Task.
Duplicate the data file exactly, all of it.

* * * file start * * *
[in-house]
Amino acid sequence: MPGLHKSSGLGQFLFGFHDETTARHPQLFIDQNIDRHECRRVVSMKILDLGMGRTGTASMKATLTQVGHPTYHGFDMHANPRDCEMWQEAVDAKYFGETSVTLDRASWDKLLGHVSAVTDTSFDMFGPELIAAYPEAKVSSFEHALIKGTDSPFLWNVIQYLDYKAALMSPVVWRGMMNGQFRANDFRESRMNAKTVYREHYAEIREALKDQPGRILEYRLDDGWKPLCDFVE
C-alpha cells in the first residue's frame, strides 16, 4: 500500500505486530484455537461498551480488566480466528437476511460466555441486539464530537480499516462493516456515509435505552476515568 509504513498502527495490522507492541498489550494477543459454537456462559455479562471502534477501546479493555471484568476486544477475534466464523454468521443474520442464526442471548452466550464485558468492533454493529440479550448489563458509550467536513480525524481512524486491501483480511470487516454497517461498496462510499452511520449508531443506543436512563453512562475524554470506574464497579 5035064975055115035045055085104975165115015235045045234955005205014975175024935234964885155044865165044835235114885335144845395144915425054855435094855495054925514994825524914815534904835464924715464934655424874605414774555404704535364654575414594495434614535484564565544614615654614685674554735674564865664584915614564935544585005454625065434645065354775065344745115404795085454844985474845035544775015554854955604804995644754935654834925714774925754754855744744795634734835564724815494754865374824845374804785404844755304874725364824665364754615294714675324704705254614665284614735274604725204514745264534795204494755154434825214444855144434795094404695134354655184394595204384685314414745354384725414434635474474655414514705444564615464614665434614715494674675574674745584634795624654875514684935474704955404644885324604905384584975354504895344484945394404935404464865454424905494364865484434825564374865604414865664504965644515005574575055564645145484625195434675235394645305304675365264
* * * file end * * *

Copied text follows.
[in-house]
Amino acid sequence: MPGLHKSSGLGQFLFGFHDETTARHPQLFIDQNIDRHECRRVVSMKILDLGMGRTGTASMKATLTQVGHPTYHGFDMHANPRDCEMWQEAVDAKYFGETSVTLDRASWDKLLGHVSAVTDTSFDMFGPELIAAYPEAKVSSFEHALIKGTDSPFLWNVIQYLDYKAALMSPVVWRGMMNGQFRANDFRESRMNAKTVYREHYAEIREALKDQPGRILEYRLDDGWKPLCDFVE
C-alpha cells in the first residue's frame, strides 16, 4: 500500500505486530484455537461498551480488566480466528437476511460466555441486539464530537480499516462493516456515509435505552476515568 509504513498502527495490522507492541498489550494477543459454537456462559455479562471502534477501546479493555471484568476486544477475534466464523454468521443474520442464526442471548452466550464485558468492533454493529440479550448489563458509550467536513480525524481512524486491501483480511470487516454497517461498496462510499452511520449508531443506543436512563453512562475524554470506574464497579 5035064975055115035045055085104975165115015235045045234955005205014975175024935234964885155044865165044835235114885335144845395144915425054855435094855495054925514994825524914815534904835464924715464934655424874605414774555404704535364654575414594495434614535484564565544614615654614685674554735674564865664584915614564935544585005454625065434645065354775065344745115404795085454844985474845035544775015554854955604804995644754935654834925714774925754754855744744795634734835564724815494754865374824845374804785404844755304874725364824665364754615294714675324704705254614665284614735274604725204514745264534795204494755154434825214444855144434795094404695134354655184394595204384685314414745354384725414434635474474655414514705444564615464614665434614715494674675574674745584634795624654875514684935474704955404644885324604905384584975354504895344484945394404935404464865454424905494364865484434825564374865604414865664504965644515005574575055564645145484625195434675235394645305304675365264